Four days ago, as I climbed the steps to my new apartment in Worcester, I saw a notice: "TO ALL TENANTS: THE POWER WILL BE OUT FOR TWO DAYS AS WE WILL BE REPLACING THE ELECTRICAL SYSTEM." Suddenly, the prospect of living on the tenth floor didn't seem so comfortable.

Yesterday, I flew back from Providence to LA to see my folks. As I entered the airport, I could hear sirens going off, and all the computer monitors were dead black. The electricity at the airport had blown, and everything was at a standstill. I sighed.

Looking back at the last few days, I notice that I've been leaving a trail of darkness in my wake.

Tuesday, August 15, 2006

in bed

I recently went to a Chinese buffet restaurant on Sunday, and my fortune cookie for that day had an unusual property of passive resistance:

If you think you're too small to be effective, you have never been in bed with a mosquito.

Wednesday, June 28, 2006

emacs / DrScheme keystroke of the day: kill!

C-M-k: kills the s-expression to the right of the cursor point. This is really useful in parenthetical languages like Scheme, since it further reduces the need to count parentheses.

But speaking of keystrokes, I should lay off typing for a little time; my wrists have been itching as of late, and I think I've been overdoing my keyboarding. I'm back in LA to attend Ken's wedding, so I should use this time to get away from the keyboard. But I'm typing at this very moment! But I can't write what I'm thinking without typing... Argh... C-c C-c C-c C-c...

Tuesday, June 20, 2006

reading papers: Exploring the Design of an Intentional Naming Scheme with an Automatic Constraint Analyzer

Notes to self on I'm revising this as I read more.

Shallow summary: the authors use Alloy, a model checker, to validate the design of the Intentional Naming System (INS); along the way, they show that INS has flaws in it. They use Alloy as a counterexample generator and as a tool to explore INS's design.

What questions does the paper ask?

* When does INS break?
* When does it work?
* Can we use the model to describe general properties for any intentional naming system?

Why is this novel?

* It's another data point showing that model checking can be used effectively in real world applications.
* It shows, in particular, that Alloy can handle the modeling of complex data structures. This is a new application of Alloy to a recursive algorithm (Lookup-Name) that has not been done before.

Thursday, June 15, 2006

learning to play wisely

I just played another Go game with Guillaume. One of the problems I have is that when I see a ko that I can fight, I'll rush into it like a lemming.

It must be exhausting to play me sometimes.

I have to stop fighting just for the sake of fighting. Playing games is not all I'm doing for the summer. I am getting a Nintendo DS tomorrow, though. Hmmm...

In retrospect, I suppose I am playing too many games. The days here at Brown have been a lot of fun, but there is serious work I am trying to do. (Or am I trying to be serious about my work?) I've been fighting with PLT Scheme's module system; who knew that loading a module could be so frustrating sometimes?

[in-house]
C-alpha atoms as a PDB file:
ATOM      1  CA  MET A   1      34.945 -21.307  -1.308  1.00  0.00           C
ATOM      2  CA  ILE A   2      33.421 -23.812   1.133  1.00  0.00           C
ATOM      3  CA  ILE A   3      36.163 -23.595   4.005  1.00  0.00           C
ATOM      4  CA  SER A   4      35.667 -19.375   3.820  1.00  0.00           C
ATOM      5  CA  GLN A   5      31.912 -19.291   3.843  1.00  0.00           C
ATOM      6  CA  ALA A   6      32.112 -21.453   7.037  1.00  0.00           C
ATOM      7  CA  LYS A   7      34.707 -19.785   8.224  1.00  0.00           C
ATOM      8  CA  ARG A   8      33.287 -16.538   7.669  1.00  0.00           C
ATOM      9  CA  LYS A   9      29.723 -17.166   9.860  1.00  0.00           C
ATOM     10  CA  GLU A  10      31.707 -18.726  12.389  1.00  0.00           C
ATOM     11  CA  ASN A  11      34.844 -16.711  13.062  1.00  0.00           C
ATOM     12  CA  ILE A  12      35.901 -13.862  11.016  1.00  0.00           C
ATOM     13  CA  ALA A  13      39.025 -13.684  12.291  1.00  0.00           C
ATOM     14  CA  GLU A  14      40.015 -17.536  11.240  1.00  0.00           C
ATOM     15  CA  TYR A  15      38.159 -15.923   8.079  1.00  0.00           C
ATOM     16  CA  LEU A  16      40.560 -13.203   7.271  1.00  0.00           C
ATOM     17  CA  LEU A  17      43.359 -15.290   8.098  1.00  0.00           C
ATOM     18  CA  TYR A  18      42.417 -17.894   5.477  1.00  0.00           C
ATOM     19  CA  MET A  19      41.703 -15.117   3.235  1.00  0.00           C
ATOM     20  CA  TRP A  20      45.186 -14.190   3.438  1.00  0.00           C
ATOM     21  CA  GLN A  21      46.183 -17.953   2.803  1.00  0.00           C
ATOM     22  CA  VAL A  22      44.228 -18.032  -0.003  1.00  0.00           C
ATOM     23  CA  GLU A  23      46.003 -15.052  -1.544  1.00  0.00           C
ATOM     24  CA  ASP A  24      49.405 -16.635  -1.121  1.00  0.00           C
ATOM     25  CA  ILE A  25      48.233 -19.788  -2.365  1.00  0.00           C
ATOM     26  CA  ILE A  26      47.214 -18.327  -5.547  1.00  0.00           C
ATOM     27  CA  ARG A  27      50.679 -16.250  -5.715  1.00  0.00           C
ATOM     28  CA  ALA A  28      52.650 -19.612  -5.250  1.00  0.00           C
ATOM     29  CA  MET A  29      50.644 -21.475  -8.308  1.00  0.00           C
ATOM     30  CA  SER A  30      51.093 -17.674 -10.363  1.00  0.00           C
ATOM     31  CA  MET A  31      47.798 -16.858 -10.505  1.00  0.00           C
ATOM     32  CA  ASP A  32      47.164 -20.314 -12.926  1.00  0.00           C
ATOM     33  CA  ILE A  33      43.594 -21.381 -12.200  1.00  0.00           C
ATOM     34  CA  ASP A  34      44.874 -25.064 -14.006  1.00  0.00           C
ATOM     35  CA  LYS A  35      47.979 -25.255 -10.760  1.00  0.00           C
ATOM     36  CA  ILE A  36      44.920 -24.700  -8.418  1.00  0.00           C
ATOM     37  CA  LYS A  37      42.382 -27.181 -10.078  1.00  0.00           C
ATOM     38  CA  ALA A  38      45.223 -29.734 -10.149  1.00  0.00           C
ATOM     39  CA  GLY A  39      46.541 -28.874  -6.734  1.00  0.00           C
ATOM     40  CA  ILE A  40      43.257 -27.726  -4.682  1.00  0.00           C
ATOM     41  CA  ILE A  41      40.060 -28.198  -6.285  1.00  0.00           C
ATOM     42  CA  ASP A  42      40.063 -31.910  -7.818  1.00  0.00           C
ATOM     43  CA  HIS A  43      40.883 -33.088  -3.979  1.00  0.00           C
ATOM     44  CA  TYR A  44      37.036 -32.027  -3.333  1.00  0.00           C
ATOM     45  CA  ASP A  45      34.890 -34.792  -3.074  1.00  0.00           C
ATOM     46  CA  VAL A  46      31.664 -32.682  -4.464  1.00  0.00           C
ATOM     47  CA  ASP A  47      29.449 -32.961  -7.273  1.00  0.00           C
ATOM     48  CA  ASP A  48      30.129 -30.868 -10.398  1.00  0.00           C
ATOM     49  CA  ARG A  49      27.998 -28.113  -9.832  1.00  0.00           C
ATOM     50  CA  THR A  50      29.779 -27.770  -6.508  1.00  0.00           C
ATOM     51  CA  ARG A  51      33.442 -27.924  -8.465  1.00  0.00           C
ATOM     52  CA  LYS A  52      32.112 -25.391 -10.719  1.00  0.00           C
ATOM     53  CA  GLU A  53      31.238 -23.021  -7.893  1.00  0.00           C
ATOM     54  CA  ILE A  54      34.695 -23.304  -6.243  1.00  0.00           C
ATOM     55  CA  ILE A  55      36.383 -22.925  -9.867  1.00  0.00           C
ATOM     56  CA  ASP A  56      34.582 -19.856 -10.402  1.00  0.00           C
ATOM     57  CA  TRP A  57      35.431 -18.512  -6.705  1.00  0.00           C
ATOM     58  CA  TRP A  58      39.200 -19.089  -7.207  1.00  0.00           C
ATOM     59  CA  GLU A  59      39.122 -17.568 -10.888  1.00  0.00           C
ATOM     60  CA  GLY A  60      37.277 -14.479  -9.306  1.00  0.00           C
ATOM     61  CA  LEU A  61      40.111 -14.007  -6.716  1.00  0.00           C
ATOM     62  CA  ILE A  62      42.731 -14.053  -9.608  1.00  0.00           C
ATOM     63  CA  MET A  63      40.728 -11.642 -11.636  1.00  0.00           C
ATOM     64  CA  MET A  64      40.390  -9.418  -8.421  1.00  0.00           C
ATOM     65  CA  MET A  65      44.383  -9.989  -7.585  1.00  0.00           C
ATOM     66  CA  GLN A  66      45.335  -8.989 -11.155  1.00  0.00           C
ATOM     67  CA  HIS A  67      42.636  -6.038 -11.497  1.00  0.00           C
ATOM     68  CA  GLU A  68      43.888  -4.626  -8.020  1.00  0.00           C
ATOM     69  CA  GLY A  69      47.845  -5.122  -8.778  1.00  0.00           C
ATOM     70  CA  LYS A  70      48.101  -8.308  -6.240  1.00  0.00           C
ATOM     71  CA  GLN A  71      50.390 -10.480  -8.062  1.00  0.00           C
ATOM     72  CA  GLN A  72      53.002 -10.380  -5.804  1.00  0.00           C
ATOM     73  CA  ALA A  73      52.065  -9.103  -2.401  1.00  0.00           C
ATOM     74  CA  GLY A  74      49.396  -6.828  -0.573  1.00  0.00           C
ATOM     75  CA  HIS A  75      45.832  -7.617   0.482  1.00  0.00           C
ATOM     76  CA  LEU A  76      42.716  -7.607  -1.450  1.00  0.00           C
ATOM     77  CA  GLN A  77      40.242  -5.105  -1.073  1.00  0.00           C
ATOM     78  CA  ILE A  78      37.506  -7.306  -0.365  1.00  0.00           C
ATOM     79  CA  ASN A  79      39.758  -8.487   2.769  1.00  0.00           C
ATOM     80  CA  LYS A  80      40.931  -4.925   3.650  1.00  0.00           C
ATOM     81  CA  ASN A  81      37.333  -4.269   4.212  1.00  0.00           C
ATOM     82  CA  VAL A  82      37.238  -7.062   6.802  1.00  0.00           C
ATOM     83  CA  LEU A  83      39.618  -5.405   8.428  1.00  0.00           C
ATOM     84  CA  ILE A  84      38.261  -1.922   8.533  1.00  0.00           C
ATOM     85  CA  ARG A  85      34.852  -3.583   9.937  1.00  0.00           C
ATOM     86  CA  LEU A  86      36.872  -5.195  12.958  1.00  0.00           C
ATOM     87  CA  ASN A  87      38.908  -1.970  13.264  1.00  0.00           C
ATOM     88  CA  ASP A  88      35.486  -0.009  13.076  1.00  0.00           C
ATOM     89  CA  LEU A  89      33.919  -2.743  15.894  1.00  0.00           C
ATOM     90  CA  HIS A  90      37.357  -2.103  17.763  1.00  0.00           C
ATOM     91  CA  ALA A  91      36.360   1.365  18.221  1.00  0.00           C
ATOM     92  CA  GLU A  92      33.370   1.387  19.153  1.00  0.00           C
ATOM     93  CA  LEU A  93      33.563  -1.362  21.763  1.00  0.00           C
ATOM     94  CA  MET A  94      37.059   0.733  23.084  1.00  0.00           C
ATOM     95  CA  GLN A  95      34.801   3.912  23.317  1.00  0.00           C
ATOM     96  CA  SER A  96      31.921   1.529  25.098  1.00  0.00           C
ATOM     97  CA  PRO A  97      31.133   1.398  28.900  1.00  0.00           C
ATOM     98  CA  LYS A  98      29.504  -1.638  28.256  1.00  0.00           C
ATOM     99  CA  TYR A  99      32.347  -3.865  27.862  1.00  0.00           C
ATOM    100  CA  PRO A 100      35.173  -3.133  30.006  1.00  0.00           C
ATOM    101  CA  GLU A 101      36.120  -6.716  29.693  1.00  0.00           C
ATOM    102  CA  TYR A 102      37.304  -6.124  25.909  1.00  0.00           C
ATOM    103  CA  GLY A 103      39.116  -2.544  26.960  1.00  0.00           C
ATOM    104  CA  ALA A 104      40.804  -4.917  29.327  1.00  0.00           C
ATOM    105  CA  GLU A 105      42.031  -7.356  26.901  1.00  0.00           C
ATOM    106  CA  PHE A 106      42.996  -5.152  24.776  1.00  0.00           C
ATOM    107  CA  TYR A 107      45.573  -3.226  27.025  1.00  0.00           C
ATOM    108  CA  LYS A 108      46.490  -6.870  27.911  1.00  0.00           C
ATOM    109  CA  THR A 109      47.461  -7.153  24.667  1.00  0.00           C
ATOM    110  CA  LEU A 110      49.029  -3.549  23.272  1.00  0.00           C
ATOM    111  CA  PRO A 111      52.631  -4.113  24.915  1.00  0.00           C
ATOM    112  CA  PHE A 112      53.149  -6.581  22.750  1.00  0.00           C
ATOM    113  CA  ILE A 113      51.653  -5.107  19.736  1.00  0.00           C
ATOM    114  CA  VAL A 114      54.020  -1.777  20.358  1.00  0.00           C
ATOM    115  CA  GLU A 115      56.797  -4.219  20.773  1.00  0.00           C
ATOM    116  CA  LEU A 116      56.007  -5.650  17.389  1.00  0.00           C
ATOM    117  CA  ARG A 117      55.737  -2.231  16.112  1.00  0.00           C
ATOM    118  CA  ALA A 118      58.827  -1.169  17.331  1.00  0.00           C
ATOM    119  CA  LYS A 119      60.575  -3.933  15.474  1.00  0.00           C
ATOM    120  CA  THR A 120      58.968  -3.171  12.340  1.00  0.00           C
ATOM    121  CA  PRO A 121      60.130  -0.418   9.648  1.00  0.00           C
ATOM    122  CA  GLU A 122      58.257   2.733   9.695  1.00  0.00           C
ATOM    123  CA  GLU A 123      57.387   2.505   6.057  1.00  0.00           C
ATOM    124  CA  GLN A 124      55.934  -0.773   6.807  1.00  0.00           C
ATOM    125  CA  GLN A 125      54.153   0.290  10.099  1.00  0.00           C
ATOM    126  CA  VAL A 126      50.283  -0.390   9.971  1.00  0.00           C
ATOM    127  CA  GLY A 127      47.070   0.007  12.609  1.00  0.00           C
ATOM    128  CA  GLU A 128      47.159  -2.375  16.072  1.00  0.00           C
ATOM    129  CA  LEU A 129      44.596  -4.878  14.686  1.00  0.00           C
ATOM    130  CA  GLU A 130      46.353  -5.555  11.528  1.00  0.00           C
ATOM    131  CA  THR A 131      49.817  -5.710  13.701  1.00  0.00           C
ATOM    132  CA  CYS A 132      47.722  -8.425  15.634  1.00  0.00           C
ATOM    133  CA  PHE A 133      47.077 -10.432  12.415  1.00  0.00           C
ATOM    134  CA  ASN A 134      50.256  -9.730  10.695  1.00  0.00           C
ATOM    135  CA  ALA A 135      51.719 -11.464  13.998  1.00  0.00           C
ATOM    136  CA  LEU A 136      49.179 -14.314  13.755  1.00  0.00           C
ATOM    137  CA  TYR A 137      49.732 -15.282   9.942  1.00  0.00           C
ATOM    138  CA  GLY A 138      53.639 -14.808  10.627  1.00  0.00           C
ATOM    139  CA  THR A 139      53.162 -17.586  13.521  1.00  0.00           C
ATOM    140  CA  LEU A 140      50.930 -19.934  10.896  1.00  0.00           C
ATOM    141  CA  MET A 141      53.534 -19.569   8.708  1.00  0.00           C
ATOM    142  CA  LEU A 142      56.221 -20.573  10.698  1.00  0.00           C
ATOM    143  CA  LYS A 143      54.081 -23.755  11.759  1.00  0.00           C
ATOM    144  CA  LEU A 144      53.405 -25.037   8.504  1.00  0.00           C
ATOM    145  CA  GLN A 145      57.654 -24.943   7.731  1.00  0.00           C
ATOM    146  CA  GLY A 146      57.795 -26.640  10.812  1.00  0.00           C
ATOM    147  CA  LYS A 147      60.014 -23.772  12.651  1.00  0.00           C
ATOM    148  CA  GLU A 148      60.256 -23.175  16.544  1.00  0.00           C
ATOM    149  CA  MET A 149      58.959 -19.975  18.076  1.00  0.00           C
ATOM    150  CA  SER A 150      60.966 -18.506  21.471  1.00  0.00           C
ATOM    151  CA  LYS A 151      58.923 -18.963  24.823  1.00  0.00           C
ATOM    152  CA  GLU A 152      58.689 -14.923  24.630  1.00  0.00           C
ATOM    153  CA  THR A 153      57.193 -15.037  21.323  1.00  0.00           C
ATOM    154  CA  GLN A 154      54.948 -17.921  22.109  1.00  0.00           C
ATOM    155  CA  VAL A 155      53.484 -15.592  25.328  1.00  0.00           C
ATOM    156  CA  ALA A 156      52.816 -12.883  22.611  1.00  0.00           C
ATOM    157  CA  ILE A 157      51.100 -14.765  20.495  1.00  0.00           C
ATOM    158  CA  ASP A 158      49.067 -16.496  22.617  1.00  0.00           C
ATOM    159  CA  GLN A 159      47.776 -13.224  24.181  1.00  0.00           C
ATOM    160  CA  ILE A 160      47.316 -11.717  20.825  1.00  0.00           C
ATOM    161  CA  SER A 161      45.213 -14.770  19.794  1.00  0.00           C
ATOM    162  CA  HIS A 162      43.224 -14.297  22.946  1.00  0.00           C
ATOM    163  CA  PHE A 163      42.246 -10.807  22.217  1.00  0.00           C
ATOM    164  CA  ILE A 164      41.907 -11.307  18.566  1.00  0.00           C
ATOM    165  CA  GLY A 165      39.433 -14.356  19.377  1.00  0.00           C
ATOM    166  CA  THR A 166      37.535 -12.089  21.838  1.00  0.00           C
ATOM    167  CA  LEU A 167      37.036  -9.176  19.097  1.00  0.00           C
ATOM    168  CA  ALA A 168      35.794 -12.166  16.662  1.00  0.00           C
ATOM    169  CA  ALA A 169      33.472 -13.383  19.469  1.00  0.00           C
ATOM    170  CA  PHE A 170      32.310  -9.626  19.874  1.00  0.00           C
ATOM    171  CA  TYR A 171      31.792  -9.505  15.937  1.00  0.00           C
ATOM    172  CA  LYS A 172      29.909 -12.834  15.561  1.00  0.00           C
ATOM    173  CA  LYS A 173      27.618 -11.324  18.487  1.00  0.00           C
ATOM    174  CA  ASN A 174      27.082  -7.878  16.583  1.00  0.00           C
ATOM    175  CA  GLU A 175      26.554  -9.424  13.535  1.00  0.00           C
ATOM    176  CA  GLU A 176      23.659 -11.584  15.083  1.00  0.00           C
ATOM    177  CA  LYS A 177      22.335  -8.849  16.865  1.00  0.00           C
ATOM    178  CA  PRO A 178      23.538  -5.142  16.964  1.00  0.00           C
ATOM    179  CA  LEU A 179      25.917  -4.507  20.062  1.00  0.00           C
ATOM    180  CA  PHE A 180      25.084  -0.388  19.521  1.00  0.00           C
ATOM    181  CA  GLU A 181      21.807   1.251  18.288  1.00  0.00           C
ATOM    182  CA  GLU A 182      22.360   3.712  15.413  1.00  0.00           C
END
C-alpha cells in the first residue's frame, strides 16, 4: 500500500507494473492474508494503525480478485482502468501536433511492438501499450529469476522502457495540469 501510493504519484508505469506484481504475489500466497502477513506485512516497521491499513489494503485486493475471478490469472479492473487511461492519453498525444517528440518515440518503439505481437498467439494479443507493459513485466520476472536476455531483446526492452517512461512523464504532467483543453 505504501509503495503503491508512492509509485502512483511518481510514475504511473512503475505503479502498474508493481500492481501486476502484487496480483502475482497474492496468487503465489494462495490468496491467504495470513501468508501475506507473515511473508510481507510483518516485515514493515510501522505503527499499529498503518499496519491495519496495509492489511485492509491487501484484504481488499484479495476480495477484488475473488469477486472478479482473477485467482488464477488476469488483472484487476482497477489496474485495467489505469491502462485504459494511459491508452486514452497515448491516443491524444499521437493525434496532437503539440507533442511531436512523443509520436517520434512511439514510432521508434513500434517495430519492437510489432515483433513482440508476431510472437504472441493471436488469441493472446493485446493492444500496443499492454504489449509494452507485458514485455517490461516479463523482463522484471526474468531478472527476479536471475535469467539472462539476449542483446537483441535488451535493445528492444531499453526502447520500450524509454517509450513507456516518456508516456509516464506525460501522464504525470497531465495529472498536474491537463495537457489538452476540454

The issue I've been seeing involves trying to erase lexical scope and inject modules through the blood-brain barrier that is PLT Scheme's evaluation REPL. DrScheme likes to fight back, and I find myself very exhausted and writing error prone code.

In fact, my lexical-scope-erasing macro code was flawed; here's the corrected code. So Schemers do write buggy code too.

If only it were easy to transfer my determination in playing into programming well.

Thursday, June 01, 2006

learning to resign

I've been playing Go with Guillaume; it's a lot of fun, but occassionally I get boneheaded and just don't know when to resign. It's bad courtesy, and I should be better about it. There's a difference between optimism and denial, and I resolve to tell the difference better next time.

There's also a point when one is programming something difficult; sometimes I feel like I should resign and step back and see that my approach is altogether wrong. But there's the mythology of the heroic programmer --- that one last bug fix, and maybe-if-I-fiddle-with-this-it-will-work syndrome --- that I'm still enamored with.

This fault runs deep in me, and I will need to retrain myself to be less silly.

Wednesday, May 24, 2006

getting started in programming language theory

These are the two textbook resources I'm reading to get myself up to speed:

The second book, PLLC, is a very good book that appears to cover the same material as in Benjamin Pierce's Types and Programming Languages. (Why do all these textbooks have four-letter acronyms?)

Tuesday, May 16, 2006


I wanted to post something entirely non-programming related. I had a nightmare last night; I dreamt of atomic bombs going off. It was bizarre; in my dream, I imagined that the ISS had been taken over by terrorists (or aliens; not quite sure who was responsible here). LA had been hit by bombs, the floor shuddered, and blackness. The scene shifted, and I stumbled into a dark bar. CNN played in the dim light. Were the talking heads even American? Whispers all around. And again, the lights went out, screams, and I heard a large thudding roar in the distance, with the earth shifting in protest. Much too close. I tried to close the ajar bar door. It didn't help, but it made me feel better.